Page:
“Why one writes is a question I can answer easily, having so often asked it of myself. I believe one writes because one has to create a world in which one can live. I could not live in any of the worlds offered to me. The world of my parents, the world of war, the world of politics. I had to create a world of my own.”

(The New Woman / Anais Nin, 1974)

This prompted an exploration into why I personally write. We studied and examined this as a class after looking into other professional examples of why authors write. Below is my own explanation for this topic.

‘A woman who wants to loathes everything that the world has become. A hero who strives to protect everyone in the name of justice. A man who tries to live a normal life despite the oddities occurring all around him.

They’re all characters. A person who is not real, but has the motivations, desires and fears in the same way as a person who is real. And it all comes back to why I write. Why do I write? What compels me to continue despite the low opinion I have of my own work?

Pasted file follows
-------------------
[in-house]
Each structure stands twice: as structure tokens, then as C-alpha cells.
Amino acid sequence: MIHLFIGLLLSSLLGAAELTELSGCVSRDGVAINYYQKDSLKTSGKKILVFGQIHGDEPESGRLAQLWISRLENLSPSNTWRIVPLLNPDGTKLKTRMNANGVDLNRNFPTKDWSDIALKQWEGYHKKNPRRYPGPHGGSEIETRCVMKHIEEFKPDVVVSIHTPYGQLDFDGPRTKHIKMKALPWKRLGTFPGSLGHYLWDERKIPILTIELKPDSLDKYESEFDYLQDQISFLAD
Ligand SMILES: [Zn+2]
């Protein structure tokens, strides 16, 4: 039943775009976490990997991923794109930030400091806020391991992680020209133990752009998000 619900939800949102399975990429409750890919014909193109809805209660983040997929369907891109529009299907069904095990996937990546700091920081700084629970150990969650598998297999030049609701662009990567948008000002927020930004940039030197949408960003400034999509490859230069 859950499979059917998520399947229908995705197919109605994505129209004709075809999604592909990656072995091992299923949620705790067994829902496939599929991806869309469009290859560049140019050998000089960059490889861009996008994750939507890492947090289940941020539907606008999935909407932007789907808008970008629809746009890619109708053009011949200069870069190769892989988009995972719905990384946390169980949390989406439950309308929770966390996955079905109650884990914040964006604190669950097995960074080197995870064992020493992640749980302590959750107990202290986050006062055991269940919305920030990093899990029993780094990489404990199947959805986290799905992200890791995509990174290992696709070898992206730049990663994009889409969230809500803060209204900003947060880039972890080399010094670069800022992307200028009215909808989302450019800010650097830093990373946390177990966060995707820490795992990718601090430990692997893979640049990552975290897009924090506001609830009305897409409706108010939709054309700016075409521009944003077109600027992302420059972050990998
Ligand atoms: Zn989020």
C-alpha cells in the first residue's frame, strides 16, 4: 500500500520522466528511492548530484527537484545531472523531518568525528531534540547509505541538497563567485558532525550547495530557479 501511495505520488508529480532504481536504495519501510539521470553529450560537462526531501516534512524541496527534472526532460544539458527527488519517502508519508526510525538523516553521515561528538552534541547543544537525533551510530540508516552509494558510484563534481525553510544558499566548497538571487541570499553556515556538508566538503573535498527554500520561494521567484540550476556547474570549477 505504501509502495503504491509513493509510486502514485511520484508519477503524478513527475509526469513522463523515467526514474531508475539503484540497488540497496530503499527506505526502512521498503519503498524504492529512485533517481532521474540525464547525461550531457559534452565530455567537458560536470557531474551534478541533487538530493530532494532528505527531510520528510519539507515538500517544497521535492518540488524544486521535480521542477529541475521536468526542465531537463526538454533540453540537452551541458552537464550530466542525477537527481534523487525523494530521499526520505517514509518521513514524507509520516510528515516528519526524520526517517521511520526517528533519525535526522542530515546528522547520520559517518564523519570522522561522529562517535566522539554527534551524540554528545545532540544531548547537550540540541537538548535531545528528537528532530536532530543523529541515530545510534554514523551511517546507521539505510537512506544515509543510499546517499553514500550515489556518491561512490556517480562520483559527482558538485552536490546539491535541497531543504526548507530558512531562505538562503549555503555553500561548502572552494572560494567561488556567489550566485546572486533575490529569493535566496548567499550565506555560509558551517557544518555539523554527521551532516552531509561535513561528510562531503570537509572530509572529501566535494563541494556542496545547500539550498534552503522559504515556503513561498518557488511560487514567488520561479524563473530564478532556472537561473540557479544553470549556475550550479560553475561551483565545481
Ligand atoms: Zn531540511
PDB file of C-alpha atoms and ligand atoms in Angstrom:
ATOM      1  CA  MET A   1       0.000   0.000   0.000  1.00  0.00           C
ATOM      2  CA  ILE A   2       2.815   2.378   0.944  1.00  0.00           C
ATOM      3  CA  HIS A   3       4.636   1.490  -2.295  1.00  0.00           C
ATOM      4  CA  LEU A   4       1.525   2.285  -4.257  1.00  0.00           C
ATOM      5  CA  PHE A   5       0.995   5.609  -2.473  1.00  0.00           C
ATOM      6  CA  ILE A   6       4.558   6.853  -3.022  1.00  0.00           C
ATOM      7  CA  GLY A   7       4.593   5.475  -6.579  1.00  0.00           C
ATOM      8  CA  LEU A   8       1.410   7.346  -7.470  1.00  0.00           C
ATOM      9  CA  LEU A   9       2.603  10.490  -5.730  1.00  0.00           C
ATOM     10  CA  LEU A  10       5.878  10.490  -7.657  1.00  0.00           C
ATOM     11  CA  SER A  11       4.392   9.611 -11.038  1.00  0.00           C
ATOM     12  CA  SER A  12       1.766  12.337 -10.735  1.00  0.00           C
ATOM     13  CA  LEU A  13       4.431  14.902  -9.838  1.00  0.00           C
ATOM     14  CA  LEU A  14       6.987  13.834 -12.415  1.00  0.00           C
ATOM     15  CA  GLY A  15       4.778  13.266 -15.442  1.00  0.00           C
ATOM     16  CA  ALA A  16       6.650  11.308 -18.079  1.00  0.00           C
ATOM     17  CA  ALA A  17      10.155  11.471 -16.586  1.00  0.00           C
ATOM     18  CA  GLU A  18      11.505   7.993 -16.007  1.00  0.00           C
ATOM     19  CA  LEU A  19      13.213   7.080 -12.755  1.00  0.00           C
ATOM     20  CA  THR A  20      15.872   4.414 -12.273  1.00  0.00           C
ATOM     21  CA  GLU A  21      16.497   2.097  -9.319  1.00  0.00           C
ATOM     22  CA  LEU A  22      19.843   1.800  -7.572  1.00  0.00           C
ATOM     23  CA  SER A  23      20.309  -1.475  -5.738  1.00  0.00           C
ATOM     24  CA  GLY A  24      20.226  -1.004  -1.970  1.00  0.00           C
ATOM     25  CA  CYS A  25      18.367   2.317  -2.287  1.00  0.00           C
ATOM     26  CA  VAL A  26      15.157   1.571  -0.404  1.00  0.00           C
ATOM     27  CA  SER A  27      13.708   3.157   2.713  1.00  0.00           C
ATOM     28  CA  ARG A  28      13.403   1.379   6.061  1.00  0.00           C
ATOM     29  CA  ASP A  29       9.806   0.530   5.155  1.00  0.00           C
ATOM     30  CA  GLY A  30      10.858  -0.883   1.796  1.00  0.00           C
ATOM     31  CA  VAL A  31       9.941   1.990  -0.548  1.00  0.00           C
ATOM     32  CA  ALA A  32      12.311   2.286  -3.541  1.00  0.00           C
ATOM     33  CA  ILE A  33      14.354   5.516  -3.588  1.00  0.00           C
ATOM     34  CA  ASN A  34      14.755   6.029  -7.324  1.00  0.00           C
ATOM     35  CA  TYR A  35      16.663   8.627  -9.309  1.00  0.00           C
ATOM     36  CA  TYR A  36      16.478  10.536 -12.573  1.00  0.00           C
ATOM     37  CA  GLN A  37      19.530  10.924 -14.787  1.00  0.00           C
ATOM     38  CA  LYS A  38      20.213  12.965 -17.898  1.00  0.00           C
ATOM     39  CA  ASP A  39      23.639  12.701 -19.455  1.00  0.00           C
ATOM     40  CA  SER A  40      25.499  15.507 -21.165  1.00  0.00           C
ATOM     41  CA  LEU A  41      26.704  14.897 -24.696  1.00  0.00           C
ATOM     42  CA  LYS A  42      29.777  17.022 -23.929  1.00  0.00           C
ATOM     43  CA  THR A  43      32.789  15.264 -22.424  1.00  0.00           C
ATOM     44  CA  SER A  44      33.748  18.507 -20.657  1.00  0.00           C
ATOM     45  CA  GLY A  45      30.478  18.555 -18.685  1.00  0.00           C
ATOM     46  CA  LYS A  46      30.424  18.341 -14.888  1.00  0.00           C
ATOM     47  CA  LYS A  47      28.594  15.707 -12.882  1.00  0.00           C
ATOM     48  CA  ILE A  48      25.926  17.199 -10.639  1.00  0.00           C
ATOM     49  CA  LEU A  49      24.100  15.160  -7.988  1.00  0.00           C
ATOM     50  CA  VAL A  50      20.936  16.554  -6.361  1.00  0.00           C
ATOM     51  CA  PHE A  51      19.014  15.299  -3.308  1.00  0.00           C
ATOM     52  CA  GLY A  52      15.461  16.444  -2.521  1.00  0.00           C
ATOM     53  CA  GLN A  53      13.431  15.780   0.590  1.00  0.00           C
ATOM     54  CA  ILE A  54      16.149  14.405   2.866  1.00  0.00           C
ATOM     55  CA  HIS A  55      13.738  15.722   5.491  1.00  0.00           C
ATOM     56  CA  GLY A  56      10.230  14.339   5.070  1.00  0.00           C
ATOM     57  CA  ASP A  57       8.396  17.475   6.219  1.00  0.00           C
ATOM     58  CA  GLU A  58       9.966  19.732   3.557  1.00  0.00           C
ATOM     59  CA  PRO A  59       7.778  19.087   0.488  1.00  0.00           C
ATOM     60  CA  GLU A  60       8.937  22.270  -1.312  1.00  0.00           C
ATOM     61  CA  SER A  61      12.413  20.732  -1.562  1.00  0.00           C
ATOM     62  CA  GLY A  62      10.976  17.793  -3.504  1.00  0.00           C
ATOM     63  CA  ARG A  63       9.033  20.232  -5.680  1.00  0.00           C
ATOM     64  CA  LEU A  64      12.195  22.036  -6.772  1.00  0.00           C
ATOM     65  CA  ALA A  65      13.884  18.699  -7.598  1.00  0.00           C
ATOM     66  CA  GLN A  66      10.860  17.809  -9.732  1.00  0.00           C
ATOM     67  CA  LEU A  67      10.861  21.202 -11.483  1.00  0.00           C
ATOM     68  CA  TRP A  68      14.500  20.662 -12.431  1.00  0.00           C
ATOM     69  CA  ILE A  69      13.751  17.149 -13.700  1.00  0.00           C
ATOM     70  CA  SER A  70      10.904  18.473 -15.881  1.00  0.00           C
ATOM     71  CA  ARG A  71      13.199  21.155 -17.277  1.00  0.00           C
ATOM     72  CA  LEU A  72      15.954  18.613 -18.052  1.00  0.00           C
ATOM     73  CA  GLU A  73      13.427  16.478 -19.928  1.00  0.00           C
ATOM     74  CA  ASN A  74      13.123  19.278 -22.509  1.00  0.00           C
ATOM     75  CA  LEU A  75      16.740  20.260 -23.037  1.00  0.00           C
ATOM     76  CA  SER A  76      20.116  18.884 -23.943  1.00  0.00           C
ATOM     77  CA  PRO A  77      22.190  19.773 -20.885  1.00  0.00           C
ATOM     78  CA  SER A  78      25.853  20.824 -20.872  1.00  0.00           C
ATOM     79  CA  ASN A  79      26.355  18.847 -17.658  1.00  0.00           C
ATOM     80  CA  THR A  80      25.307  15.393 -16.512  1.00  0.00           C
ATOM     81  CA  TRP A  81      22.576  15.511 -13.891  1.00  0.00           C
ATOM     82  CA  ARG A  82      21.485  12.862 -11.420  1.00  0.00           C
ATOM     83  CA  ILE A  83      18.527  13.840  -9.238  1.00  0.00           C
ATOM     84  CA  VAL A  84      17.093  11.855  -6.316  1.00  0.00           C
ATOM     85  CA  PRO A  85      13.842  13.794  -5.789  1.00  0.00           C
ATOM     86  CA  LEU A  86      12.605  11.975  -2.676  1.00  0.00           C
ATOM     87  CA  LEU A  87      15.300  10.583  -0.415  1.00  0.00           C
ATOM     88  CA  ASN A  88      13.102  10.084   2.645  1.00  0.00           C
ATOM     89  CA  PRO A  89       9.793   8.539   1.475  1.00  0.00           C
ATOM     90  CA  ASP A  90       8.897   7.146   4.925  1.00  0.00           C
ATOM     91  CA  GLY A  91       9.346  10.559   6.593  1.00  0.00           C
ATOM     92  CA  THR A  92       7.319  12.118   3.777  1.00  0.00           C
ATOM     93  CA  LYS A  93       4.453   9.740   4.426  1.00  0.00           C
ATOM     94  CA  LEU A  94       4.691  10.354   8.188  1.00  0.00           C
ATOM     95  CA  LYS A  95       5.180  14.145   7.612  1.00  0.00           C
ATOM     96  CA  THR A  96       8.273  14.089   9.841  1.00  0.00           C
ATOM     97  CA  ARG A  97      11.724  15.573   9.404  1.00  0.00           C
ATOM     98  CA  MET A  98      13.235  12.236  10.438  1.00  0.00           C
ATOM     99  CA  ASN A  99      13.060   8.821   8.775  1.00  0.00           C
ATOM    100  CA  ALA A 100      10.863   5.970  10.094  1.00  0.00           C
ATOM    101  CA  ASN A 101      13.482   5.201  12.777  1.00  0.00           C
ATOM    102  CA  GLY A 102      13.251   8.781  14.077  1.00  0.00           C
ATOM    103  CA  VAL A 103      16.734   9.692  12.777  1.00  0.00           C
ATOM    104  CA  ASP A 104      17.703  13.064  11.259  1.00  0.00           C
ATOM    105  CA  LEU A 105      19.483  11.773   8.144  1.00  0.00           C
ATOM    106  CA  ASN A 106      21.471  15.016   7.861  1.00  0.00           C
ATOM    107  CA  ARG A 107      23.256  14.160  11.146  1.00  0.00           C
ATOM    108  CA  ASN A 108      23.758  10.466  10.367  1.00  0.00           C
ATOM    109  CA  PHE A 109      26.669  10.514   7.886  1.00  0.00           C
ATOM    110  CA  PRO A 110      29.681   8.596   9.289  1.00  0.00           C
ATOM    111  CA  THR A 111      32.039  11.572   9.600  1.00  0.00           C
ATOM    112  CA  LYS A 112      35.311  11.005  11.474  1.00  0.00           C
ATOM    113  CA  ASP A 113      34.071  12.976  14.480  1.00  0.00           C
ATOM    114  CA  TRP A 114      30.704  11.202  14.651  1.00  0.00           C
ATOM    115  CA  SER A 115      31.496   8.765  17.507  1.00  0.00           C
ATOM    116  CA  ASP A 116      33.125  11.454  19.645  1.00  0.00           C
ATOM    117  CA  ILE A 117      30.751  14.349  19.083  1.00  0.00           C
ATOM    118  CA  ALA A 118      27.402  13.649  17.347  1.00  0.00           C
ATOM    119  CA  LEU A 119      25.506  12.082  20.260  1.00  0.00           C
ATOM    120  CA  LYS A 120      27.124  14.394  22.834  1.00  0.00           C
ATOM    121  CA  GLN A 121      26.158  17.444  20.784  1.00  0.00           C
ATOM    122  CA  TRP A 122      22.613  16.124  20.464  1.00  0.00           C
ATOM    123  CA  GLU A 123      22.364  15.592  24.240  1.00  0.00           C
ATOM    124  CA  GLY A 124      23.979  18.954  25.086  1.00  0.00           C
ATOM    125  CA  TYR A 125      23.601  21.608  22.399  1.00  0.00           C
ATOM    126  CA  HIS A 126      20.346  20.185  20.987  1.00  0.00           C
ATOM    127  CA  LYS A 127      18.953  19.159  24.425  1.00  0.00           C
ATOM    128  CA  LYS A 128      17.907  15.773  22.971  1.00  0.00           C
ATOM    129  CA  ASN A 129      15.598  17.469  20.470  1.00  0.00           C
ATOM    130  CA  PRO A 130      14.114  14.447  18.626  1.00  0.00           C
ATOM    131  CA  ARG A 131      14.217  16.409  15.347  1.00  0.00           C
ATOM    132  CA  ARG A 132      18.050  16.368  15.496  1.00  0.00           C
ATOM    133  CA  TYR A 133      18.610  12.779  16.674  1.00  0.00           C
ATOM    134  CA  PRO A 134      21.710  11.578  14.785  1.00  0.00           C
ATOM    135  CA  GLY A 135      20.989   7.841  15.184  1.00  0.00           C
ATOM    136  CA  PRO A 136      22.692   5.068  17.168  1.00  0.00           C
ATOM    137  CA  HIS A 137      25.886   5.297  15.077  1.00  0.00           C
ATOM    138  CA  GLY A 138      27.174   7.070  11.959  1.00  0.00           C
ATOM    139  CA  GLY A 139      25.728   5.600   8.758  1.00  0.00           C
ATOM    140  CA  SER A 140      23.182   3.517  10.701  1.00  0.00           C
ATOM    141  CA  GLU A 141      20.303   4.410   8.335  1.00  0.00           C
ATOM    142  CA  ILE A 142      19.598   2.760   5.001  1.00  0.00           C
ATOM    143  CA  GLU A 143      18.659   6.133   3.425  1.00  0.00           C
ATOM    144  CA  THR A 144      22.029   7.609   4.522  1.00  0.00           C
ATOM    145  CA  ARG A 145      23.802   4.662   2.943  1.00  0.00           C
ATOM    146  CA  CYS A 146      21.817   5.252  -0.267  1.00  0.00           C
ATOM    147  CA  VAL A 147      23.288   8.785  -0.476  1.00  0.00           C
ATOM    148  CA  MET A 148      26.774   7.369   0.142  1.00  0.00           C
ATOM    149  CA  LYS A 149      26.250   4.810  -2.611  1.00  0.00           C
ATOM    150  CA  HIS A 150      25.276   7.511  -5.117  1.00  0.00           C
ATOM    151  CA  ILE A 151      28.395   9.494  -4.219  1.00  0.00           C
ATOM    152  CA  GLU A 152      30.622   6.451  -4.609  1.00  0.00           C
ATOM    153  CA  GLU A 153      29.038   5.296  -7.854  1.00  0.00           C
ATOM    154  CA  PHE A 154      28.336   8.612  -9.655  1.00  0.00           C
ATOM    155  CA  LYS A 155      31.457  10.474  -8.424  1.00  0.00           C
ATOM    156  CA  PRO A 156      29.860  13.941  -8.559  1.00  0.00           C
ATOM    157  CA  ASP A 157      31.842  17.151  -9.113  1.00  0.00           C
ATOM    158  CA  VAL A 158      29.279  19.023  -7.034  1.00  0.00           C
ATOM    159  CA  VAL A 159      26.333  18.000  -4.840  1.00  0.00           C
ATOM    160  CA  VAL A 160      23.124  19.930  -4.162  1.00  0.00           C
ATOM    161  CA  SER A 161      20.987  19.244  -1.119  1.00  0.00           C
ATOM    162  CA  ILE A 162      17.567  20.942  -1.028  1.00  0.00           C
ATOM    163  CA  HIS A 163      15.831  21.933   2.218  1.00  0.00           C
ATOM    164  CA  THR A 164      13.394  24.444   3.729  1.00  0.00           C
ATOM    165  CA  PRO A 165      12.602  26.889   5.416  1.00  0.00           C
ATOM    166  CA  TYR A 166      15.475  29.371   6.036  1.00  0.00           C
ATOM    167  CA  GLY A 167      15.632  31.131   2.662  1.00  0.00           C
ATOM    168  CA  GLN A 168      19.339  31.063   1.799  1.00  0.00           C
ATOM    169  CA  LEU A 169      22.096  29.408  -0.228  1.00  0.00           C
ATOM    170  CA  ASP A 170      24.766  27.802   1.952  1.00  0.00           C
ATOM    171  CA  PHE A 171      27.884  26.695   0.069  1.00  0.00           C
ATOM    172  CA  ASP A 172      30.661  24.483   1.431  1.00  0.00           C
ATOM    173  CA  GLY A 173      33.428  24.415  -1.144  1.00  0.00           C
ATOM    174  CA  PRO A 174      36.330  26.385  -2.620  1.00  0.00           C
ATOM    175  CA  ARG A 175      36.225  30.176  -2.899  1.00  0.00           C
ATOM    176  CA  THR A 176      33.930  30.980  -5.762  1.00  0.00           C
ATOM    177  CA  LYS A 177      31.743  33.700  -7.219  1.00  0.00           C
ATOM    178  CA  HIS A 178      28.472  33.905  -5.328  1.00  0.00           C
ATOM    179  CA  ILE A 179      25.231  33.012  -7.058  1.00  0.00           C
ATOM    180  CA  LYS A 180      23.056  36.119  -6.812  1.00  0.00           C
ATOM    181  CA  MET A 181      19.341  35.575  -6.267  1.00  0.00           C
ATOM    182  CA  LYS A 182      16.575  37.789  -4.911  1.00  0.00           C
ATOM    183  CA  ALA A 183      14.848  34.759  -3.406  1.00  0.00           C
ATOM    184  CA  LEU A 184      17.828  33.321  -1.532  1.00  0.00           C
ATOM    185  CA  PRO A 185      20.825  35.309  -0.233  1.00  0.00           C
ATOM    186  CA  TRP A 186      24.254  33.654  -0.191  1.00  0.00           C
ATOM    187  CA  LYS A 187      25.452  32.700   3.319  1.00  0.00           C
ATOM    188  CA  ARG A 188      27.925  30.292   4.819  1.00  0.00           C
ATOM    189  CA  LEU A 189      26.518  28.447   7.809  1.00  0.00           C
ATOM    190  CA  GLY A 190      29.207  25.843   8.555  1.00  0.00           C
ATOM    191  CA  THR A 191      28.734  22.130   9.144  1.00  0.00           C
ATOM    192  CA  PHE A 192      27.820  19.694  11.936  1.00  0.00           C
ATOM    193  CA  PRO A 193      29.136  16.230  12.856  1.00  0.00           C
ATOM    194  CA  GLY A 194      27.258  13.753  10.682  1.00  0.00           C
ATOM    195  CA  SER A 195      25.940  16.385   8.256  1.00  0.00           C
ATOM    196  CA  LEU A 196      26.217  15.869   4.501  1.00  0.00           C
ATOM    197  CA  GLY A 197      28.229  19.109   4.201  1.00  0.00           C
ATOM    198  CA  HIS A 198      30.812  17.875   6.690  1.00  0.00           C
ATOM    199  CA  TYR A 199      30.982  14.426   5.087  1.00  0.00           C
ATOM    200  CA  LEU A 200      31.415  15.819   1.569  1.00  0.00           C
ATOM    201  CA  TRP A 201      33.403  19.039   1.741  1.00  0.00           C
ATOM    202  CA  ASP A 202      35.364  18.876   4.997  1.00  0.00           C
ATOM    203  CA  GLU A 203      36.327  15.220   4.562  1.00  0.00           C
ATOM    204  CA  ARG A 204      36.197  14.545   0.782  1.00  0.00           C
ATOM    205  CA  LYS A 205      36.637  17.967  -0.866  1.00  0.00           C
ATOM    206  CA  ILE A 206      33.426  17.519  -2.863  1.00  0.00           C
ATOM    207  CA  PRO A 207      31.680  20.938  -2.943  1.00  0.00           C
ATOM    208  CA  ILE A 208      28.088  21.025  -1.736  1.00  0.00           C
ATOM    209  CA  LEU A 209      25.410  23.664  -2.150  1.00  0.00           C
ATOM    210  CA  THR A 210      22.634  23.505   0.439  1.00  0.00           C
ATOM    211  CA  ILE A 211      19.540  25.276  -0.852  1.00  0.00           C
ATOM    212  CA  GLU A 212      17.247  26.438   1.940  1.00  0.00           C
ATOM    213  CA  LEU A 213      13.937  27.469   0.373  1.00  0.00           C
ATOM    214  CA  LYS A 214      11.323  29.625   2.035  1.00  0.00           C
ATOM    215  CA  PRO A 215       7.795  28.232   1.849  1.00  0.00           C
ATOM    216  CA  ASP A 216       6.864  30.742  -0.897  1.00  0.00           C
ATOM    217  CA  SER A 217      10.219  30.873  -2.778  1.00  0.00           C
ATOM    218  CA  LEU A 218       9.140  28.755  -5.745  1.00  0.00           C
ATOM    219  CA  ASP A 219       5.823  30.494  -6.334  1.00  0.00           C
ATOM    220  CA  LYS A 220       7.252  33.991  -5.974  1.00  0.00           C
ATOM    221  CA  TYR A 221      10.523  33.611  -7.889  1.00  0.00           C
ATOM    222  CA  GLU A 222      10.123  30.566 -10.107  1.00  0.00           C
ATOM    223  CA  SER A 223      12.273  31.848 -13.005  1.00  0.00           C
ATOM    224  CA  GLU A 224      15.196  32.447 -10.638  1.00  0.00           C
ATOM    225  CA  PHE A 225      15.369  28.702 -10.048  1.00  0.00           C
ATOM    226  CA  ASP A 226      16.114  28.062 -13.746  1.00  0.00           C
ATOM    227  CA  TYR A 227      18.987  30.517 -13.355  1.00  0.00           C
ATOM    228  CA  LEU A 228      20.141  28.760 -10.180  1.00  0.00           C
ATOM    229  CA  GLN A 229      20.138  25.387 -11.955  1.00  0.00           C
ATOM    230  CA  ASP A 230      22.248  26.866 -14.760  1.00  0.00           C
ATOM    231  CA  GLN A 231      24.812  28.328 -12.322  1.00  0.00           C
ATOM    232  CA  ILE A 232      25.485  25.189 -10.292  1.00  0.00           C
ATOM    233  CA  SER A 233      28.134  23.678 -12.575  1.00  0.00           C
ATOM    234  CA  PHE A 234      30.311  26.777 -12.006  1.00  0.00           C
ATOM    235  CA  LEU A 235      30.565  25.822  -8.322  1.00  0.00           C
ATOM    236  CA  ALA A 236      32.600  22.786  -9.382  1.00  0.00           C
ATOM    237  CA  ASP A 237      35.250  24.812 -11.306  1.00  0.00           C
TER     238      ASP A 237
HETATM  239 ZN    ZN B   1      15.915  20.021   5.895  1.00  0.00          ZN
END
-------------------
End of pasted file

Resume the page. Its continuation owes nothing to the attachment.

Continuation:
I write because of these fictional people. I write because I love giving them life. Once I know who they are – even if they are just a mess of ideas – I can’t let them go. They are people in my head. I’ll know exactly how they’ll act, what they’ll say, where they’ll go. It allows me to dream for hours, cooking up scenarios that relate to them. A woman who refuses to face the denial she’s lived with. A hero who has to see how grey the concept of ‘morality’ really is. A man who could leave for a simple life at any point, but doesn’t.

In a way, this character-driven work allows me to briefly escape from reality. Escapism to get away from the dull, harsh life that many people have to lead.’

Comparing my own reason to that of Anais Nin, my motivations are far more character-driven. Apart from that, they are similar. I get myself into the minds of my characters, while Anais absorbs herself in world-building as a whole.

Continue reading “Week 1 Skills: Why I Write (Greg)”